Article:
Barry Guy/Marilyn Crispell/Paul Lytton


For a long time now, the pronouncements by the press about the bad health of the avant-garde - sometimes translating into a death certificate - didn't appear to coincide with the music playing in my CD player. A circumstance which seems particularly painful today, when more than a few avant-garde musicians appear to have attained a condition of "classicity", with maturity and a certain (relatively speaking!) accessibility being the outcome of long experimentation and distillation of language, not the fruits of narrower horizons and "clever" moves. The sad news being that the same trendiness that used to characterize the mainstream press - and the most commercial trends such as jazz-rock and those voluptuous female vocalists - appears to have spread into those magazines which (for love or money) dedicate more than a few pages to less commercial realities; so we have to read only about that particular saxophone player - and piano player, and drummer, and bass player and record company. The same happens when it comes to national tours, with the very same musicians representing our "new horizons" (and what about all the other musicians - will they have to wait to be all rediscovered post-mortem?).

It's at least starting from 1970 - i.e., the founding of the London Jazz Composers Orchestra - that bass player and composer Barry Guy is a worthy presence in the European (post-jazz? improvised? extra-classical?) panorama. The same can be said of Paul Lytton, one of the few drummers/percussionist that have worked hard to make the space covered by the concept we call "percussion" quite a bit wider. The two musicians have worked together in a variety of situations, for instance in the famous (well... relatively speaking) Evan Parker Trio (and here I have to mention at least his Electro-Acoustic Ensemble). Once a decisive part of the Anthony Braxton quartet, with an excellent solo career in full bloom - check her recent CD Storyteller - Marilyn Crispell has played with Guy and Lytton on works by the aforementioned London Jazz Composers Orchestra and by the Evan Parker Trio - I have a weakness for the excellent After Appleby (2000).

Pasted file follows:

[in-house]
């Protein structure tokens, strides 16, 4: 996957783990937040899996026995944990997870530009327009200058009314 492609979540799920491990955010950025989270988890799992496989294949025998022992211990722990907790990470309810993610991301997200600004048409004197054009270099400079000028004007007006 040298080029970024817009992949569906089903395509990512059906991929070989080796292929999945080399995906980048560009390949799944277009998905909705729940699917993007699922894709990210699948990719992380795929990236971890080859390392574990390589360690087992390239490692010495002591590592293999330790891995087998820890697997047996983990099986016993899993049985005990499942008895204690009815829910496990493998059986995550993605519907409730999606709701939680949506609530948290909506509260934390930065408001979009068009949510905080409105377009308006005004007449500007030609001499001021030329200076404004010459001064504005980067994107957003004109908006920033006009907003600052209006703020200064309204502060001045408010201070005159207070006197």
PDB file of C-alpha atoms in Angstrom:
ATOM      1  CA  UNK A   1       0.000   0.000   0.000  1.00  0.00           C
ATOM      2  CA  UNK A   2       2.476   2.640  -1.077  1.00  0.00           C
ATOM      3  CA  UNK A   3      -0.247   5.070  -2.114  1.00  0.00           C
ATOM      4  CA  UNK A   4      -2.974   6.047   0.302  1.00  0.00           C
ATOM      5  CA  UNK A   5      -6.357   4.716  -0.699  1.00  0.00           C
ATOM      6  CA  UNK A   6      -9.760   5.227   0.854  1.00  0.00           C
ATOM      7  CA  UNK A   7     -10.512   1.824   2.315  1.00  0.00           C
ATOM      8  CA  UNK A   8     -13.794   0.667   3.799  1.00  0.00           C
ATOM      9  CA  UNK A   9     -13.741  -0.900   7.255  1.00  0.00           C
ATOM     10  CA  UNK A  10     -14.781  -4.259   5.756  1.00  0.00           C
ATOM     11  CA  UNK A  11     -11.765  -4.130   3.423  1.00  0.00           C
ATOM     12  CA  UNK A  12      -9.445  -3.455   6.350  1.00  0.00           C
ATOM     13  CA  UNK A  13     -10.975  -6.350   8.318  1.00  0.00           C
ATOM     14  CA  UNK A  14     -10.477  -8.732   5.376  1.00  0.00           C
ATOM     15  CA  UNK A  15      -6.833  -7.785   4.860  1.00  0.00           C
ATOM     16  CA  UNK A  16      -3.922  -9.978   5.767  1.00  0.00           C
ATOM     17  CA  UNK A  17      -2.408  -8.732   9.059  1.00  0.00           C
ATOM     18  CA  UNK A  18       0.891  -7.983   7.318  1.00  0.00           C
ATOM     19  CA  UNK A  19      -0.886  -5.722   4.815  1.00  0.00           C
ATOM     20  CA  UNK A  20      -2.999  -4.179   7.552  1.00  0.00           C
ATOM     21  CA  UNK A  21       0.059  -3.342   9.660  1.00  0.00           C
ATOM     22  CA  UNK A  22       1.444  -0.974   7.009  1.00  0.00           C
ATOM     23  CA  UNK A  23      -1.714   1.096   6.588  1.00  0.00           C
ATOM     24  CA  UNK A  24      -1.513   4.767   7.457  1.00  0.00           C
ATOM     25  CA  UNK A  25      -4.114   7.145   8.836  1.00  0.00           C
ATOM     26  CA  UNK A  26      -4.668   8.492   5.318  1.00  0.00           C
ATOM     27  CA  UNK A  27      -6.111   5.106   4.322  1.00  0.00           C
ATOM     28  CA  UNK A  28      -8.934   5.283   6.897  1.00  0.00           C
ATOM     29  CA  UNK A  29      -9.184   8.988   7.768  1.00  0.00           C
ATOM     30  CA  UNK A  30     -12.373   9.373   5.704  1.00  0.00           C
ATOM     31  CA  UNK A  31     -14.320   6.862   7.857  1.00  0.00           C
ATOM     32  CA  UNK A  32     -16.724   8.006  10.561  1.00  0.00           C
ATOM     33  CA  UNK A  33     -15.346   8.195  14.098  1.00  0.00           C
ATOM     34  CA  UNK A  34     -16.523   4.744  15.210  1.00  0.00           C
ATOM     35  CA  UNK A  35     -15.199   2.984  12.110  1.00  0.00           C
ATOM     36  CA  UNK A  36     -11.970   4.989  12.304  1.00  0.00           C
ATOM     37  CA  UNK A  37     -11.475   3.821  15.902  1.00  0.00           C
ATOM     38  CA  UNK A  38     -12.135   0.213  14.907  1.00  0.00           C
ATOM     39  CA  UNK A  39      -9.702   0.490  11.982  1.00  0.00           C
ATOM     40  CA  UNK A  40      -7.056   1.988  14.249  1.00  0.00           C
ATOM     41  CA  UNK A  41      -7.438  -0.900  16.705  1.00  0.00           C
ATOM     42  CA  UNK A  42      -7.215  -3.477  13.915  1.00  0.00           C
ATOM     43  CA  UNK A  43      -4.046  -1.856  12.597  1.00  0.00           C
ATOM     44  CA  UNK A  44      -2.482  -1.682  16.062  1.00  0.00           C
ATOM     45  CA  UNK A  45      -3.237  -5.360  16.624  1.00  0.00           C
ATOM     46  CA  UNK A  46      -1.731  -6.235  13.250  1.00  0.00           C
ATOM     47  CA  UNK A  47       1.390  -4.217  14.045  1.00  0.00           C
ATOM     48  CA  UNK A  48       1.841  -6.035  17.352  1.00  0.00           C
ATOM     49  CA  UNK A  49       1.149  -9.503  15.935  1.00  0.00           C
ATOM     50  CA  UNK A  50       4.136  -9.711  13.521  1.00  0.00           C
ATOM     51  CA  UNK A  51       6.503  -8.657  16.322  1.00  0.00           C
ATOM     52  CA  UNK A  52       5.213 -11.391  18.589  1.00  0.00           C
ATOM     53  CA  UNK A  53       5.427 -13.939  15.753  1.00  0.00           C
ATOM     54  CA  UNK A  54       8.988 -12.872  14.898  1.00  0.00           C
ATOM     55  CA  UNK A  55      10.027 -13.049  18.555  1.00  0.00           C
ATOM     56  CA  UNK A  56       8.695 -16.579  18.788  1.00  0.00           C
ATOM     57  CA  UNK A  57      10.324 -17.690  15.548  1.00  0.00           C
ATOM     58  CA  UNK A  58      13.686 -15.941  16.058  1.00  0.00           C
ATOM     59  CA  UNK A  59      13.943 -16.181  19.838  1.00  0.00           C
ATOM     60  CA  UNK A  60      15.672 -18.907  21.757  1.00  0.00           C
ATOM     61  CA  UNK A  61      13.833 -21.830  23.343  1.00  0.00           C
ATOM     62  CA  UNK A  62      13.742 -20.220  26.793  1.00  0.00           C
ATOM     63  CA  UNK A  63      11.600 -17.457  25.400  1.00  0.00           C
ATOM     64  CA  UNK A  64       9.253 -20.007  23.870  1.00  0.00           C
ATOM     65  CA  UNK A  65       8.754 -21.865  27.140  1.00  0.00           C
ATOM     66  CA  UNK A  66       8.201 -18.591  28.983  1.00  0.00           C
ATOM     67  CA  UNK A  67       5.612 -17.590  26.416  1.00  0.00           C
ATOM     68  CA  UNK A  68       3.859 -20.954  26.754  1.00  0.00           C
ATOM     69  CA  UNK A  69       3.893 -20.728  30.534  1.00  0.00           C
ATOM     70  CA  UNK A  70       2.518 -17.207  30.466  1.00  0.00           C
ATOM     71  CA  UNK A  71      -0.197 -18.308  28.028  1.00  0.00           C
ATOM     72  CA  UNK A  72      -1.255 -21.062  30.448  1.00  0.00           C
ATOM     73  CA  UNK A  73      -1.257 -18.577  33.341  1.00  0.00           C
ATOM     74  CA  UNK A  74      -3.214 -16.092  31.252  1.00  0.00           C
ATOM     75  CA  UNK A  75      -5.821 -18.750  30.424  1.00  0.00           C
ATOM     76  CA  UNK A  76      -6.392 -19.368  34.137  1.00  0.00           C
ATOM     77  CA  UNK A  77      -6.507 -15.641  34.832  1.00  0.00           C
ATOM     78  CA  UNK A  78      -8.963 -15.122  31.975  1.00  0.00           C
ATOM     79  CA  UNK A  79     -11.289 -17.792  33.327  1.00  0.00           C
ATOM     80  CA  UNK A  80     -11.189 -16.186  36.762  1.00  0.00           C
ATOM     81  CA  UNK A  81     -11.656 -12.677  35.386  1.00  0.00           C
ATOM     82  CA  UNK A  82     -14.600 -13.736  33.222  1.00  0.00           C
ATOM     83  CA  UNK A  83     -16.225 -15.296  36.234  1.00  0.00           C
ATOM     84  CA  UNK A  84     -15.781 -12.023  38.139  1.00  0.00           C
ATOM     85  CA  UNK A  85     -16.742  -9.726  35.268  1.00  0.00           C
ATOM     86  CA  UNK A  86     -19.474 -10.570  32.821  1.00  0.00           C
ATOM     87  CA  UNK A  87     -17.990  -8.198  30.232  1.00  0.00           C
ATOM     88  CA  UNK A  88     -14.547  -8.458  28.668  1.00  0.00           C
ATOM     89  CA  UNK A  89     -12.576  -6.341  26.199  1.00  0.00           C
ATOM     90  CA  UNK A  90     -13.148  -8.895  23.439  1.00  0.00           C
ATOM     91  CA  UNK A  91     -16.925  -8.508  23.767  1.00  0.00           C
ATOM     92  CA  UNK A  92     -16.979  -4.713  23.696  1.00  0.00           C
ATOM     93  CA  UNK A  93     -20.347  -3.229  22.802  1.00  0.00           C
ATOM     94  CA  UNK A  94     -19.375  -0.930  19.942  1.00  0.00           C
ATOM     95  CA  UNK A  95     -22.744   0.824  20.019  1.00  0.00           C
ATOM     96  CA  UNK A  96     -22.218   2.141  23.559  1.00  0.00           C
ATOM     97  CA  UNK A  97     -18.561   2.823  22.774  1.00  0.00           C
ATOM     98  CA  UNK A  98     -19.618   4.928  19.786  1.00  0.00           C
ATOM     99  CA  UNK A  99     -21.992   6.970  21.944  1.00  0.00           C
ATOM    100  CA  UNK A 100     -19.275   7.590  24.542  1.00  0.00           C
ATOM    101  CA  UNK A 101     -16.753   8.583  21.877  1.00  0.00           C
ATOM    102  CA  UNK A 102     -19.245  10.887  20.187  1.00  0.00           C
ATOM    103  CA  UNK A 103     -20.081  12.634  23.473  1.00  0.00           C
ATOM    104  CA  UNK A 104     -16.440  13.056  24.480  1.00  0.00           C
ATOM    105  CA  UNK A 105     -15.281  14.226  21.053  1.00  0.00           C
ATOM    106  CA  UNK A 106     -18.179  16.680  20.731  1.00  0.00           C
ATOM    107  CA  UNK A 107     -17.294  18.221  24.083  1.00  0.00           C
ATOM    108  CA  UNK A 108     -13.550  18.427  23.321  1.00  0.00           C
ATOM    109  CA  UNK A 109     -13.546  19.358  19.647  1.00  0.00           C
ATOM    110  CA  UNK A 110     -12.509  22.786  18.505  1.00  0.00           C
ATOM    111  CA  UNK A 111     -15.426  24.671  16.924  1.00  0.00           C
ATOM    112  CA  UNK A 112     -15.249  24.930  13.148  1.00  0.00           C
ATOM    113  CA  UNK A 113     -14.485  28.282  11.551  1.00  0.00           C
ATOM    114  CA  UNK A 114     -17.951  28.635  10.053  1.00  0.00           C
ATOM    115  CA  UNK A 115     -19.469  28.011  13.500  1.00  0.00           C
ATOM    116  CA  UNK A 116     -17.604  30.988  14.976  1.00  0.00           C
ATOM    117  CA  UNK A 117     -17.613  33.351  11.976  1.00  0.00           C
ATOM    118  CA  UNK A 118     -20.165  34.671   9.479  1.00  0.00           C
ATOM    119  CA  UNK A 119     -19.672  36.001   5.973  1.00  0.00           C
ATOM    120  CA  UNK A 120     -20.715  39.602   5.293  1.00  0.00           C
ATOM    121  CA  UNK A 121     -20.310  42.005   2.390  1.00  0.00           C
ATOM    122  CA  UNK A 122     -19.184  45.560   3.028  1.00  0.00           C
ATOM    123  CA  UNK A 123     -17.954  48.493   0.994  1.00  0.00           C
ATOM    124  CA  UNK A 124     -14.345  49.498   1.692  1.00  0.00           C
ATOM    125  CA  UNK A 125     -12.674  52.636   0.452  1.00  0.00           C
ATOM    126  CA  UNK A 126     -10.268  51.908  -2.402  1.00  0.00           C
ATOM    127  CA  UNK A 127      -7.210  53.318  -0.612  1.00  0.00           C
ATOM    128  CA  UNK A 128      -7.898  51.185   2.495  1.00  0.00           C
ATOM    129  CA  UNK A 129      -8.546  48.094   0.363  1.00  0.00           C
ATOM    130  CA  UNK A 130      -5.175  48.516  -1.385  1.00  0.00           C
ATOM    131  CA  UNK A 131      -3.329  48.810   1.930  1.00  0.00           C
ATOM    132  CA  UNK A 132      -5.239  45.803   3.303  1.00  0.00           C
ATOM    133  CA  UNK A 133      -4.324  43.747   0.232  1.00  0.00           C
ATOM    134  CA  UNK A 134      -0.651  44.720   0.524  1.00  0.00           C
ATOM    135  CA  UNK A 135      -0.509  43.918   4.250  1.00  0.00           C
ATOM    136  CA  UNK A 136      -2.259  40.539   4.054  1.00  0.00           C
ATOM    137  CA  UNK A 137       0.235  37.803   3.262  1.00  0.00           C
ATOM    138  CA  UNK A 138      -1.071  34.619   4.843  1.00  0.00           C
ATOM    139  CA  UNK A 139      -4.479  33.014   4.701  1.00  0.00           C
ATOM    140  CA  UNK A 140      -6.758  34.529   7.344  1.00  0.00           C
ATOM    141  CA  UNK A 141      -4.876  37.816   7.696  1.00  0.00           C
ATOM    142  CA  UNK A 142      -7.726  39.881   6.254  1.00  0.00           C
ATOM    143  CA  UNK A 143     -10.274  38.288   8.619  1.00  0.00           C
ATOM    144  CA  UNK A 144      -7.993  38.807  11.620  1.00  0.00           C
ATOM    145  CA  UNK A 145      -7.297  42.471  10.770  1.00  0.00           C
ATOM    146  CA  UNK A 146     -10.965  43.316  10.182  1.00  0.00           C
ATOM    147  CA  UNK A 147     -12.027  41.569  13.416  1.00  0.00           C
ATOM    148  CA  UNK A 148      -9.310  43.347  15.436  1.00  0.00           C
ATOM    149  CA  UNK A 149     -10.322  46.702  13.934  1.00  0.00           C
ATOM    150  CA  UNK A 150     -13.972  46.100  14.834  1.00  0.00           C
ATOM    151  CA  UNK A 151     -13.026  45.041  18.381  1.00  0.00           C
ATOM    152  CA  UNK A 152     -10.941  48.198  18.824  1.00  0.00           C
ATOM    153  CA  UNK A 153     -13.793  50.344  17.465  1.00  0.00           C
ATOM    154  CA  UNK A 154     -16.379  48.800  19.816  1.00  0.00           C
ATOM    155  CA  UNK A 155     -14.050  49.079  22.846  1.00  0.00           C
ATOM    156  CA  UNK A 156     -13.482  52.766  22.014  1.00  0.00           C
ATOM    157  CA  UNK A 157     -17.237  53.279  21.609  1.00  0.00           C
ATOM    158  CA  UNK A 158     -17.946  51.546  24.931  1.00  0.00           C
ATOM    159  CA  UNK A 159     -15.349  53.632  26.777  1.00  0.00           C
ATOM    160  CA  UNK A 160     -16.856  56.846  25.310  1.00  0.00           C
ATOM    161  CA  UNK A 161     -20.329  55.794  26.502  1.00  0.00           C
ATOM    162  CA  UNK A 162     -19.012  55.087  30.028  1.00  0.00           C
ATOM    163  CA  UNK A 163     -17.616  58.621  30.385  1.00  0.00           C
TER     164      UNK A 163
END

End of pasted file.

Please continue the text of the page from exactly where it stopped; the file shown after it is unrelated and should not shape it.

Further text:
Odyssey (2002) had been a wonderful release: a CD where brief (and quite controlled-sounding) improvisations alternate with long compositions penned by Guy. Compositions where the bass player made the trio sound as a "pocket orchestra" - hence, a certain division of labour. This was true of the compositions that had already been played by a large line-up (for instance, Double Trouble Too and Harmos) and of those that had been especially composed for the record (such as Rags).

Ithaca appears to have the "improvising trio" at its center - let's not confuse it with the usual "piano trio" playing music "by the numbers" - just check the original part played by Lytton's cymbals. Well-served by a clear recorded sound that invites the listener to turn up the volume, Lytton is excellent in his speeding up on cymbals (Fire And Ice), in his colorful introduction to an improvisation (Broken Silence), in his dialogue with the double bass (Zinc). More than on the previous album, Guy appears to lead from the instrument, not from the written page; and he has also some very good solos (check the three Shard tracks). Crispell's piano is as mature as we'd expect, just as good in the agitated climates of Fire And Ice and Zig Zag, with their traces of Cecil Taylor, and in those more tranquil moments such as Ithaca and Void (For Doris), the latter - for this writer, at least - reminiscent of Lady Of The Mirrors-era Anthony Davis. Ithaca's final track is the meditative and concentrated Klaglied. Five stars, etcetera.

Beppe Colli

© Beppe Colli 2005 | Jan. 16, 2005